Originally published at http://www.careersonline.com.au/Articles/group.html.
The other day, I received this question from a reader.
Has anyone ever heard of a group interview? I am getting conflicting information on this. I was told that it involves the interviewee and several interviewers at one time
………. and also I was told that it involves several interviewees and some interviewers and the interviewees stand up in the front of the interviewers and make their presentation. Does this description sound confusing? I had almost forgotten that there are still companies out there that conduct group interviews. I went for one ten years ago and still have the scars to prove it. It’s one of the most stressful and unconstructive things you’ll ever be asked to do as a job applicant.
I like to think of group interviews as places where you and the other applicants are put in a room to fight it out. If you are asked to come in for a group interview, your decision on how to handle it will depend on how badly you want the job.
The moral high ground? Make a statement and leave. Reverse the situation onto your prospective employer like this:
If a client asked you to come to a group meeting with your competitors so you could jostle for the right to sell to them, what would you say? And more importantly what would you do? I’m sure you wouldn’t want to share the processes and systems that make you unique with your competitors! You’d want to do it one-to-one.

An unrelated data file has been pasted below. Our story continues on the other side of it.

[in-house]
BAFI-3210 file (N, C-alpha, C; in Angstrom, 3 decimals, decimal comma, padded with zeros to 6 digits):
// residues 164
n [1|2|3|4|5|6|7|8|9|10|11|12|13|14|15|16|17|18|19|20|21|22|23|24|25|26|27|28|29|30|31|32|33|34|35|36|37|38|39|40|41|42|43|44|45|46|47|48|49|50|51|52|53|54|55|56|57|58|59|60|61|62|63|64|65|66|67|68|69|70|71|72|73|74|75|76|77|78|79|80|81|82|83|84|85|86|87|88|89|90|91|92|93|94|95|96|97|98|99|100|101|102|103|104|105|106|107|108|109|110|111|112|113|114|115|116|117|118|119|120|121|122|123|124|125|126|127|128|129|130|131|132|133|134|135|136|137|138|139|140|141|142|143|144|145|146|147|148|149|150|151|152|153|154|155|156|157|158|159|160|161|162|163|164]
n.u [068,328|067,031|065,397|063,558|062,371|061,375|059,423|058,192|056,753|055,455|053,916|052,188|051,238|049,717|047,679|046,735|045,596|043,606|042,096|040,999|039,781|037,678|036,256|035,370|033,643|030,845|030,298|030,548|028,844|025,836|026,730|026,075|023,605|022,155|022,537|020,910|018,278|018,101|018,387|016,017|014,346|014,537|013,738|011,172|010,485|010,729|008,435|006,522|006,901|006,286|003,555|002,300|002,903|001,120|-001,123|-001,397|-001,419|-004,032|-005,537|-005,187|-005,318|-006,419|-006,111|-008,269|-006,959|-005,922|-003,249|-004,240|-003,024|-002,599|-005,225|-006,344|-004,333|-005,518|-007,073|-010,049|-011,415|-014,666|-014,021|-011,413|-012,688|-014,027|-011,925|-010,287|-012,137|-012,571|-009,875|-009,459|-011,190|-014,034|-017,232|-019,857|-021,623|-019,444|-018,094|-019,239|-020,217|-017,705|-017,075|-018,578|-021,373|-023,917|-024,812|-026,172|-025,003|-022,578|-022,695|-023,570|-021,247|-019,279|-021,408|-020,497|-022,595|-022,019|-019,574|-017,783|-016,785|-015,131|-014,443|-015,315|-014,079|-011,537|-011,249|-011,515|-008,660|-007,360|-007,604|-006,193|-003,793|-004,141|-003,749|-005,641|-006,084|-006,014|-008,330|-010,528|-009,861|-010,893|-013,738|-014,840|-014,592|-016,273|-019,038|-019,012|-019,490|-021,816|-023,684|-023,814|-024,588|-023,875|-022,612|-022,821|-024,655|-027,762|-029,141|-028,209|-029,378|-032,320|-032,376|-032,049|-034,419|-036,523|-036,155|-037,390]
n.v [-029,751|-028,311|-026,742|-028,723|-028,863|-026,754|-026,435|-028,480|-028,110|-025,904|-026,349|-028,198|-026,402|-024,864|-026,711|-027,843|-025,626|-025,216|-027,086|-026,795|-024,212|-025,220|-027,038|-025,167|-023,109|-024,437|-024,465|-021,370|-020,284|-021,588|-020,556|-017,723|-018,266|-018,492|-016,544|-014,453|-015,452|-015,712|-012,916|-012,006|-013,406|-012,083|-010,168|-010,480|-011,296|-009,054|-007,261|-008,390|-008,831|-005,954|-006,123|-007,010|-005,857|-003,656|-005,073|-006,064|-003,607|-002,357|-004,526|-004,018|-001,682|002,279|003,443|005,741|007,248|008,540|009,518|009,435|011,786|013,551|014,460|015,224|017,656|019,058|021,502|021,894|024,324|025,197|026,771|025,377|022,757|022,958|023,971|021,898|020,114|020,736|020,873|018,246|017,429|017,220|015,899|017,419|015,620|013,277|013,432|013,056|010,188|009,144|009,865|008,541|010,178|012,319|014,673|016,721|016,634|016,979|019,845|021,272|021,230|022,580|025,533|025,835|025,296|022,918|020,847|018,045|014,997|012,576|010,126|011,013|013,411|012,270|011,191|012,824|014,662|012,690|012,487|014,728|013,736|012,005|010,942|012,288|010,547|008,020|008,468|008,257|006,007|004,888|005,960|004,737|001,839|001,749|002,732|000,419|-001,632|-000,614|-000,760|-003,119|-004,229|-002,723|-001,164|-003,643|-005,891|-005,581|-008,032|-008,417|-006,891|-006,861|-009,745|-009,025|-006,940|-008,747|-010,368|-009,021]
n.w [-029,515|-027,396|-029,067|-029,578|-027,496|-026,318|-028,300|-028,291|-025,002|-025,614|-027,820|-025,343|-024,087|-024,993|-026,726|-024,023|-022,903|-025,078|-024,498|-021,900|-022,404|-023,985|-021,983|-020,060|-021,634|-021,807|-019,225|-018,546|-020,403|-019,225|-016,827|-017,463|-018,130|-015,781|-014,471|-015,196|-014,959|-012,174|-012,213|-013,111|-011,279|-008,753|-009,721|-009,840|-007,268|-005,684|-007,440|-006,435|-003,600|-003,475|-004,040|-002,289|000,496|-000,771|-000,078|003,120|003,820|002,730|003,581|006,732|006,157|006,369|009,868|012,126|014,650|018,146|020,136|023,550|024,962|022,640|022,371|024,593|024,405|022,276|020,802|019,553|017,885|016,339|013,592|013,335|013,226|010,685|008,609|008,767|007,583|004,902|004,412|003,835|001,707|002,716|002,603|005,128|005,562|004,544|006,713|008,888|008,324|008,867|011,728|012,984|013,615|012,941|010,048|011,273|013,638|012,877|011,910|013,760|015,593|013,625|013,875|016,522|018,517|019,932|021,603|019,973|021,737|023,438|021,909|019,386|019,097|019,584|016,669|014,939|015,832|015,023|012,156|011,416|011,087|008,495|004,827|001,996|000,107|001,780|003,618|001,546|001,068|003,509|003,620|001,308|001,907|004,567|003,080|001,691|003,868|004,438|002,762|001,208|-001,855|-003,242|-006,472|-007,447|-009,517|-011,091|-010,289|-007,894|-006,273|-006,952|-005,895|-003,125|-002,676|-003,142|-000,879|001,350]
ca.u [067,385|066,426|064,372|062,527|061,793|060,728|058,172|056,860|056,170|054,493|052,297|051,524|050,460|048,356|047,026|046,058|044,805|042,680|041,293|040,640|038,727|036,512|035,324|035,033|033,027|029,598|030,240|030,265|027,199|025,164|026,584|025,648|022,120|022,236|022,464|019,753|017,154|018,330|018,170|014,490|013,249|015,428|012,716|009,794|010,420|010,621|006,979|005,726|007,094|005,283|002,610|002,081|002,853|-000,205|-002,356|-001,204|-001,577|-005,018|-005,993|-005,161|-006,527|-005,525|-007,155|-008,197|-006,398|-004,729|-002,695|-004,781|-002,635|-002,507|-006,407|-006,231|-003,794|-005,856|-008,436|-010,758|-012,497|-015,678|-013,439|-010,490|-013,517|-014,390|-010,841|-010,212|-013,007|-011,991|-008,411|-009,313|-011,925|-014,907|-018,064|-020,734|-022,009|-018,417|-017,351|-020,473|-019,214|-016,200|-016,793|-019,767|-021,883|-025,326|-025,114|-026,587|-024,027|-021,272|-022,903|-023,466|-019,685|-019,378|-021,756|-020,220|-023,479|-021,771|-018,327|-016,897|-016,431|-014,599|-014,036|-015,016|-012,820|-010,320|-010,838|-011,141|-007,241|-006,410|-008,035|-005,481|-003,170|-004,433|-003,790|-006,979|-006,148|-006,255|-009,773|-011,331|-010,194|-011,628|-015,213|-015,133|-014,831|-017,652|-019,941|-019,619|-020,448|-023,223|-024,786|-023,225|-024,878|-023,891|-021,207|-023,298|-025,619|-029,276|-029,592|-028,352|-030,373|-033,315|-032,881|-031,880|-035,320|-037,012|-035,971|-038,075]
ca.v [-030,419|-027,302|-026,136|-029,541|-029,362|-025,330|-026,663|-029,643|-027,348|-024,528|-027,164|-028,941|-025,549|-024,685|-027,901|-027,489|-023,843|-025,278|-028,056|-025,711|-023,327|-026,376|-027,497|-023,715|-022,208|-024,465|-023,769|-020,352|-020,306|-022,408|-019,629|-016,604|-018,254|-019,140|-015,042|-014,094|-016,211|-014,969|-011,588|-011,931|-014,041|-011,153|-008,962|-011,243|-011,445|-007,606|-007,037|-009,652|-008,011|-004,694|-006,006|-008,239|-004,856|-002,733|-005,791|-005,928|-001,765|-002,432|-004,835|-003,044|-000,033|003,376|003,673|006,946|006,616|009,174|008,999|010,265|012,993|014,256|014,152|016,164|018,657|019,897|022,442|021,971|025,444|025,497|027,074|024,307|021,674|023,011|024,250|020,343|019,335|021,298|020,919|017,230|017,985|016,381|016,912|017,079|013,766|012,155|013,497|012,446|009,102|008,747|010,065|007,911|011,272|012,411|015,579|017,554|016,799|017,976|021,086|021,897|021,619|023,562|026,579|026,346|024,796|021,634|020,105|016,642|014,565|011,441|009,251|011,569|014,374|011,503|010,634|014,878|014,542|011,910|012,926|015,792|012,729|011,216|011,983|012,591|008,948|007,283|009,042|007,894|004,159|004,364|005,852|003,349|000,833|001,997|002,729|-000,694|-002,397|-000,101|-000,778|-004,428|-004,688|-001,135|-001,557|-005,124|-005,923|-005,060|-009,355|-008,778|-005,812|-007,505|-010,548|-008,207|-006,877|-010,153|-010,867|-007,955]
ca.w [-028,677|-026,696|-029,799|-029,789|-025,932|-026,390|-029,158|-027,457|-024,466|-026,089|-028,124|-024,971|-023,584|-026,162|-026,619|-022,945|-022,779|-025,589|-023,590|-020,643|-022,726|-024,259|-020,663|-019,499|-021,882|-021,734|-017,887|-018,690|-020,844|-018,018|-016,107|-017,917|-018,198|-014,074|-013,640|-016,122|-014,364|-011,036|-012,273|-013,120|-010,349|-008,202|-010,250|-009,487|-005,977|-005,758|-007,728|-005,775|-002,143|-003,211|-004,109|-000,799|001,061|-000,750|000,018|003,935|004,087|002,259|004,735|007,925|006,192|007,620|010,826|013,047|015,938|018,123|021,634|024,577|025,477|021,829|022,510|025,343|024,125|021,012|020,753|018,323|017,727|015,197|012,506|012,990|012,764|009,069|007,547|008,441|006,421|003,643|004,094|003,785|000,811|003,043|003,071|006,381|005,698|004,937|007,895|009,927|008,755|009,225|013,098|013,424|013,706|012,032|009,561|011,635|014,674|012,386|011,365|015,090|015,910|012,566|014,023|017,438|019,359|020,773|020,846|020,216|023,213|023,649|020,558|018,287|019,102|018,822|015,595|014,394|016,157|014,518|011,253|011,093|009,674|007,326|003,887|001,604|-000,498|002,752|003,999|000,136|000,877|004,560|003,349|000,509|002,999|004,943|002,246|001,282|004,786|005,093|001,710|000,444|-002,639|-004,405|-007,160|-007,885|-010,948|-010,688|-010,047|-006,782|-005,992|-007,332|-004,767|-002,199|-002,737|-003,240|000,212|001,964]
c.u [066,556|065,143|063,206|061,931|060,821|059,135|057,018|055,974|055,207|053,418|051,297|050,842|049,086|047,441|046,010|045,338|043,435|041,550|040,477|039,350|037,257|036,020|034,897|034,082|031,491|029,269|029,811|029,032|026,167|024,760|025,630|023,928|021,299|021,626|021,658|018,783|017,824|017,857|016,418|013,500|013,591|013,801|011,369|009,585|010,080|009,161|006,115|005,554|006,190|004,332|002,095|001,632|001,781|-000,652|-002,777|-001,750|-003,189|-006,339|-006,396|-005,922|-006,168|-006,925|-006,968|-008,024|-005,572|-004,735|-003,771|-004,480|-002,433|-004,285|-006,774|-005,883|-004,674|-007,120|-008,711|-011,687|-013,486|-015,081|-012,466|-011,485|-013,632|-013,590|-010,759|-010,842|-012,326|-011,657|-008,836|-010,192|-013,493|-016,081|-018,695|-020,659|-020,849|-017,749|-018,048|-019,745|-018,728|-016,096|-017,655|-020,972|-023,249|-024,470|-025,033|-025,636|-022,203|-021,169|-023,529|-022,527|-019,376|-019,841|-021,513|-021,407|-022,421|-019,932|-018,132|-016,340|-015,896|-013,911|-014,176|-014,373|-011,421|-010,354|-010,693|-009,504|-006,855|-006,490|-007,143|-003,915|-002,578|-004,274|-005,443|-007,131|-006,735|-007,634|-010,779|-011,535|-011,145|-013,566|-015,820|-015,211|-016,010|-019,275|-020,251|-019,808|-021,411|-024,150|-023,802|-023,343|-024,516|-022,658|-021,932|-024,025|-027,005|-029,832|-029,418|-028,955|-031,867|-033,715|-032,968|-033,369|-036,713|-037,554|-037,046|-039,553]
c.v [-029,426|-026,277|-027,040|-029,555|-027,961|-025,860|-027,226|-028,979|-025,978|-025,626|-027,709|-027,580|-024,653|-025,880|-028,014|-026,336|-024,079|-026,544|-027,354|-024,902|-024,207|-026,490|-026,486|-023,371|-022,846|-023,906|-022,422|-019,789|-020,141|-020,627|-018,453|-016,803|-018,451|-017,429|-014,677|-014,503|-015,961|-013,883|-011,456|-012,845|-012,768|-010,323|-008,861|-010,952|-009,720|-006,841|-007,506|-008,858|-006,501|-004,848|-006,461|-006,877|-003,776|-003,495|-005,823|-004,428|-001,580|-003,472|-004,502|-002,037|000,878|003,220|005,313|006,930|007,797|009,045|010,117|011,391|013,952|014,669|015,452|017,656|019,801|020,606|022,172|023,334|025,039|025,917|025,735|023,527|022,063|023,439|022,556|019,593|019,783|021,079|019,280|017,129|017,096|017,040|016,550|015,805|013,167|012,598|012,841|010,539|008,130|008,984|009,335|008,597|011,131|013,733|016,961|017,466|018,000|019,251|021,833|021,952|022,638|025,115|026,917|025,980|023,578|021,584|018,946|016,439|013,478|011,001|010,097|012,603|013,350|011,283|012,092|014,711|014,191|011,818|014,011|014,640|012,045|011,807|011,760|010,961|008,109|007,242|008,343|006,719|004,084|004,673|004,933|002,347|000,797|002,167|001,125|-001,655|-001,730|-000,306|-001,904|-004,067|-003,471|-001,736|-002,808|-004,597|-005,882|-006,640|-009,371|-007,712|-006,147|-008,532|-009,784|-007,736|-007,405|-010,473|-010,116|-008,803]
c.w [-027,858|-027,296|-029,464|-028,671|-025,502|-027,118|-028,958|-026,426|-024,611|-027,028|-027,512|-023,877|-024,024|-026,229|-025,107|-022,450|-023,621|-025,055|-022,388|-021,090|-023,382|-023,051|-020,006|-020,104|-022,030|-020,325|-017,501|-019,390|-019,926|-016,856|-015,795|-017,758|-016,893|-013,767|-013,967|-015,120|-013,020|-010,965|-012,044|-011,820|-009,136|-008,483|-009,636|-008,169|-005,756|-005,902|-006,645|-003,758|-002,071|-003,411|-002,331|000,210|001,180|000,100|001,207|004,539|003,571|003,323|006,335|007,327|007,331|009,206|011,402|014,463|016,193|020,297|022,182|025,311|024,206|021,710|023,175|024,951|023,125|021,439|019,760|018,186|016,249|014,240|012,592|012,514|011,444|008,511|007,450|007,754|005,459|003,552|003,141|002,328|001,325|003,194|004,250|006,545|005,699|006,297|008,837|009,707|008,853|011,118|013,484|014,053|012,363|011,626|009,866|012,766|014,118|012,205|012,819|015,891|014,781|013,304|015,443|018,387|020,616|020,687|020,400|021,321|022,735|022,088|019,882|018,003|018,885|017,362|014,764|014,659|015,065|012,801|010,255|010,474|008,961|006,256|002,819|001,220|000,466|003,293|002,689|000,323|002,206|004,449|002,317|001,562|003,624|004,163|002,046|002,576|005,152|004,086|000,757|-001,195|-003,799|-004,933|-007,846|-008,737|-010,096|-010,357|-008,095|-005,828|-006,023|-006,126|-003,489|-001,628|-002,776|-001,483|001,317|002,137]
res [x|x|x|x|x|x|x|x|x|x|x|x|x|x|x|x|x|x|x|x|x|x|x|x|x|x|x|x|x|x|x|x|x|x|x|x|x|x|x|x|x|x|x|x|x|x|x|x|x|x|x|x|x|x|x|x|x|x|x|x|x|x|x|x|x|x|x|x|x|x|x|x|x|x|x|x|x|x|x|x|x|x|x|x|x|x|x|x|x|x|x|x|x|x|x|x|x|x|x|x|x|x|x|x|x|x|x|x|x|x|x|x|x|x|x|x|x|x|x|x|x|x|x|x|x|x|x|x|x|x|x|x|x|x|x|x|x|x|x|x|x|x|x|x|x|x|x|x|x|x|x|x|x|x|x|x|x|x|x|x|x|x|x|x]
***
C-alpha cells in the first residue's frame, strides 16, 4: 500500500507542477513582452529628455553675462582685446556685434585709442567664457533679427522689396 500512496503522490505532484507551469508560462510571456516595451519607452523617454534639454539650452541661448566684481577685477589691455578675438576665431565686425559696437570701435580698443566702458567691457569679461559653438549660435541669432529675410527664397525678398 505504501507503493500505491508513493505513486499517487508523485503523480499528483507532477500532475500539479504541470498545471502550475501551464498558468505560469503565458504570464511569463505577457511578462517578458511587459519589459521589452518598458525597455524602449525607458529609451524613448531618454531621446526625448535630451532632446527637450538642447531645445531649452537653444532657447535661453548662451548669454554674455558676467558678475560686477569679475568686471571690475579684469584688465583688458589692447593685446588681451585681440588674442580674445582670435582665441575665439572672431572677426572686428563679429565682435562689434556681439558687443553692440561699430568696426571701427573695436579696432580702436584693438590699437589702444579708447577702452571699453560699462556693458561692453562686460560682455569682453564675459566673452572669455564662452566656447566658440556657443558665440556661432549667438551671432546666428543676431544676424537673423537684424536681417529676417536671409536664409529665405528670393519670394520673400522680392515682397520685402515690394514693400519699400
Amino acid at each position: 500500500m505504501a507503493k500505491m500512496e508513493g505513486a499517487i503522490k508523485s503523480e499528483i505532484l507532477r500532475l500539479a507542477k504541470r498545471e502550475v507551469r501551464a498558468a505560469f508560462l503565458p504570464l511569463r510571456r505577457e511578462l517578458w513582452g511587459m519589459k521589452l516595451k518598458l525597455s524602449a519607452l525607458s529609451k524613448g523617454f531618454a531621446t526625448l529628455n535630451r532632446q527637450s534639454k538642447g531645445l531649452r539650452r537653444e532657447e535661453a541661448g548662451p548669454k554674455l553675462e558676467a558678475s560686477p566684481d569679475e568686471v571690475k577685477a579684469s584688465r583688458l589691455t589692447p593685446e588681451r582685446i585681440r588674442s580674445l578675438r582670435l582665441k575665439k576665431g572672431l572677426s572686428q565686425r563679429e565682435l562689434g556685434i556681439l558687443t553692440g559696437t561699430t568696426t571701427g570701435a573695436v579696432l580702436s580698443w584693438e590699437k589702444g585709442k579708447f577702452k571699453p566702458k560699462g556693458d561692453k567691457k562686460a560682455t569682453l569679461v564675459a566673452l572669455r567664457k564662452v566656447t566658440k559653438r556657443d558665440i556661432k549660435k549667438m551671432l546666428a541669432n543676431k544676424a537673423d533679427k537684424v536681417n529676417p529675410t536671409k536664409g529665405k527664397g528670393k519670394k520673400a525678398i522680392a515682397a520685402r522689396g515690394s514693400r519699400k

As a matter of fact, you probably wouldn’t even bother with a customer that wanted to do business like this! And, that’s how I feel. I appreciate the offer of the interview and I’m sure everyone in this room can do the work required? That’s why we’re all here.
I don’t believe that this is the way YOU would choose to do business and I have skills and experiences that could be a real asset to your firm, but I would like to do this one-on-one rather than try to use these skills to out-maneuver the other people in the room. You have my number, call me. That’s the approach I recommend.
Now here’s something to think about. Michael Gerber, author of E-Myth, was an evangelist for getting would-be employees into a room over a few nights so they can learn about the company and interact with the other staff.
He promoted this to thousands of businesses across the country. Your group interview could turn out to be this sort of thing. His theory was that until and unless a prospective employee could appreciate what the company stood for and how it operated, how could they be sure the company was right for them (makes sense, doesn’t it?)?
So if this is the case you should go to the interview and try not to sell yourself against the other applicants but ask questions about the company (you may be the only person in the room doing this). Find out how the company got started. What was the owner’s vision or dream? (If they are Gerber fans, they will love this stuff).
Ask how they see your role helping them in the pursuit of this vision. Find out their biggest frustrations and maybe show them how you have faced those same frustrations in your previous jobs and solved them.
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Do your interview skills pass the test? Do you need some assistance in improving your interview persona? If so, contact a Career Counselor with Lexacount Search’s Career Consulting Services. If you are interested in learning more about finance and accounting industry opportunities, contact a Search Consultant from Lexacount Search’s Finance Group. Or, if you are interested in attorney or other roles in the legal industry, contact a Search Consultant from Lexacount Search’s Legal Group.